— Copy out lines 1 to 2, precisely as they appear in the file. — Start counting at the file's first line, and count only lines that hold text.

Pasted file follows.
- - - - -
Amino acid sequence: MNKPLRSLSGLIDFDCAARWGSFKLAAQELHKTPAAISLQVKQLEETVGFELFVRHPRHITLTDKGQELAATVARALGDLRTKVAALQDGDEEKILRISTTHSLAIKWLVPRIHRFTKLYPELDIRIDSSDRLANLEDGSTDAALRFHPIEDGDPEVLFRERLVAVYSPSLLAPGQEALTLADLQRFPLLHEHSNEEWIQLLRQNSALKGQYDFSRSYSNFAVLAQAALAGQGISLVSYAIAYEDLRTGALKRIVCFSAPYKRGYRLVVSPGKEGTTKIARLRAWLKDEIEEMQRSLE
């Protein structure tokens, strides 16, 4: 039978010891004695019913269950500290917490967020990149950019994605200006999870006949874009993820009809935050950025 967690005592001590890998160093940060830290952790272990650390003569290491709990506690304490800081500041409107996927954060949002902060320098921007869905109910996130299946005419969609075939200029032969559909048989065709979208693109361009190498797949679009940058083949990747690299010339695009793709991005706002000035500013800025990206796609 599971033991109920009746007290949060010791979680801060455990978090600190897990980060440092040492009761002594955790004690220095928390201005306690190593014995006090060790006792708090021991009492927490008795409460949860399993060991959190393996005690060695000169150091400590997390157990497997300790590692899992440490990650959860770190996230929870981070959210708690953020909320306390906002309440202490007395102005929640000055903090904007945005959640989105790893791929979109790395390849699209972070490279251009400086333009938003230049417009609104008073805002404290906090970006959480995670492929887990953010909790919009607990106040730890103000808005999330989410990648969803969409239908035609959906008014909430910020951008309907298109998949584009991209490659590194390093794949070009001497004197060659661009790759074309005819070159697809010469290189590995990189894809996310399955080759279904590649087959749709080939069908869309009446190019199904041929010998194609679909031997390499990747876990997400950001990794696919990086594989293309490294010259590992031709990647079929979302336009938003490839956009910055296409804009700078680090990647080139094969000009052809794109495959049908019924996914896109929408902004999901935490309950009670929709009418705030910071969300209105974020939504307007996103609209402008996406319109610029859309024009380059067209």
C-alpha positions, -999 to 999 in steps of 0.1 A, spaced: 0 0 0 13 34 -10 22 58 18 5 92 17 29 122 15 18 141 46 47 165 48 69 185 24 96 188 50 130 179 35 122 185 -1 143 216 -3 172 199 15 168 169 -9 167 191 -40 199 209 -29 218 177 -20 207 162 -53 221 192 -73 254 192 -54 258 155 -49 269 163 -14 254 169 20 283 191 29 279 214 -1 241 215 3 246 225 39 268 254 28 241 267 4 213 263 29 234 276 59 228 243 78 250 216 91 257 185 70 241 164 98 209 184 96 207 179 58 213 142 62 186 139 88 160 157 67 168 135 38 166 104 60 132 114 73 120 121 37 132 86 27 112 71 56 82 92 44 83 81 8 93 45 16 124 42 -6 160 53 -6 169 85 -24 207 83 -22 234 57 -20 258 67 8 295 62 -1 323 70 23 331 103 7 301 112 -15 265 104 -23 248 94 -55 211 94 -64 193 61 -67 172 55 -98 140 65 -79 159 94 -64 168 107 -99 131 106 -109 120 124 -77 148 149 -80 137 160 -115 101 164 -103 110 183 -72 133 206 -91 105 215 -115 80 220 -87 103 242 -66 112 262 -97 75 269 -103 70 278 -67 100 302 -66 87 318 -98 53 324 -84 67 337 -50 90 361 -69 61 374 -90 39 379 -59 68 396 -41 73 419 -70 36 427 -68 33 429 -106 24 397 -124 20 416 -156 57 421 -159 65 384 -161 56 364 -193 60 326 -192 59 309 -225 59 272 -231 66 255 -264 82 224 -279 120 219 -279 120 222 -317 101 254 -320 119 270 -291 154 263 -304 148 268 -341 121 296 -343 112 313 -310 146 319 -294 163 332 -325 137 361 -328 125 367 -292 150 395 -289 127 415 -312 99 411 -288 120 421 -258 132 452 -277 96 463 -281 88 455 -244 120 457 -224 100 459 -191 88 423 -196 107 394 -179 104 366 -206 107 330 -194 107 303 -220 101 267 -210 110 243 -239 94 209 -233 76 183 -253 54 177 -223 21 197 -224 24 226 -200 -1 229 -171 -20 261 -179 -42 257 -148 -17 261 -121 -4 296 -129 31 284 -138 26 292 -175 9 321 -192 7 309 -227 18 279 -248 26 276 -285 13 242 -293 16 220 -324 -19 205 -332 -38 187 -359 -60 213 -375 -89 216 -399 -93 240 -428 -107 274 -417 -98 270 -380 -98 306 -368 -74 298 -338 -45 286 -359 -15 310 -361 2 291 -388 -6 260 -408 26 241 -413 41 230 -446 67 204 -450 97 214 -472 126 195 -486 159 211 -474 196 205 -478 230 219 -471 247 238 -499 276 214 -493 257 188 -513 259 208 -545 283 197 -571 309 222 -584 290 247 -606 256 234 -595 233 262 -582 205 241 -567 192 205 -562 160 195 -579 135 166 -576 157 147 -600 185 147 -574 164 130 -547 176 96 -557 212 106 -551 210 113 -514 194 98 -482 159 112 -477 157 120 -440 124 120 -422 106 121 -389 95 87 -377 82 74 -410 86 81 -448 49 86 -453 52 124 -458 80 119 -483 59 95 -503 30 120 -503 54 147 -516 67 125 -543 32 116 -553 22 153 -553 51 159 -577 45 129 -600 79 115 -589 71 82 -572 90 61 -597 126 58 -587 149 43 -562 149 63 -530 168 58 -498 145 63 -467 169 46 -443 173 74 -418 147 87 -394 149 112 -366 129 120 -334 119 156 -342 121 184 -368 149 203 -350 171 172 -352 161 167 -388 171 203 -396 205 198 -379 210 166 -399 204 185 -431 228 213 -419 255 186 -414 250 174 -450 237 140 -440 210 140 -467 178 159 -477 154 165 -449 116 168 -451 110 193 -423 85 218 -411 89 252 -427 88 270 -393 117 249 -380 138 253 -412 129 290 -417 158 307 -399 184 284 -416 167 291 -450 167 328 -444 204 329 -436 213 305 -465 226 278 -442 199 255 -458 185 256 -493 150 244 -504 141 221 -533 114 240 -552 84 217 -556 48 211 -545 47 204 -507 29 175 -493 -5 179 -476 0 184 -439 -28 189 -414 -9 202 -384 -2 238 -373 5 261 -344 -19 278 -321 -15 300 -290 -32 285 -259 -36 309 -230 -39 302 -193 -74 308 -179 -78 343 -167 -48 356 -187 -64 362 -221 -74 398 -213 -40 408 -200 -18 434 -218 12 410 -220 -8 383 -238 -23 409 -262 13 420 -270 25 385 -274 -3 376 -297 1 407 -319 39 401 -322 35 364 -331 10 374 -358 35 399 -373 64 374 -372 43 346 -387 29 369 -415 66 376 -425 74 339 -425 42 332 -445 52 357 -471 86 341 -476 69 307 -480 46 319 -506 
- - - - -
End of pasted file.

Amino acid sequence: MNKPLRSLSGLIDFDCAARWGSFKLAAQELHKTPAAISLQVKQLEETVGFELFVRHPRHITLTDKGQELAATVARALGDLRTKVAALQDGDEEKILRISTTHSLAIKWLVPRIHRFTKLYPELDIRIDSSDRLANLEDGSTDAALRFHPIEDGDPEVLFRERLVAVYSPSLLAPGQEALTLADLQRFPLLHEHSNEEWIQLLRQNSALKGQYDFSRSYSNFAVLAQAALAGQGISLVSYAIAYEDLRTGALKRIVCFSAPYKRGYRLVVSPGKEGTTKIARLRAWLKDEIEEMQRSLE
């Protein structure tokens, strides 16, 4: 039978010891004695019913269950500290917490967020990149950019994605200006999870006949874009993820009809935050950025 967690005592001590890998160093940060830290952790272990650390003569290491709990506690304490800081500041409107996927954060949002902060320098921007869905109910996130299946005419969609075939200029032969559909048989065709979208693109361009190498797949679009940058083949990747690299010339695009793709991005706002000035500013800025990206796609 599971033991109920009746007290949060010791979680801060455990978090600190897990980060440092040492009761002594955790004690220095928390201005306690190593014995006090060790006792708090021991009492927490008795409460949860399993060991959190393996005690060695000169150091400590997390157990497997300790590692899992440490990650959860770190996230929870981070959210708690953020909320306390906002309440202490007395102005929640000055903090904007945005959640989105790893791929979109790395390849699209972070490279251009400086333009938003230049417009609104008073805002404290906090970006959480995670492929887990953010909790919009607990106040730890103000808005999330989410990648969803969409239908035609959906008014909430910020951008309907298109998949584009991209490659590194390093794949070009001497004197060659661009790759074309005819070159697809010469290189590995990189894809996310399955080759279904590649087959749709080939069908869309009446190019199904041929010998194609679909031997390499990747876990997400950001990794696919990086594989293309490294010259590992031709990647079929979302336009938003490839956009910055296409804009700078680090990647080139094969000009052809794109495959049908019924996914896109929408902004999901935490309950009670929709009418705030910071969300209105974020939504307007996103609209402008996406319109610029859309024009380059067209």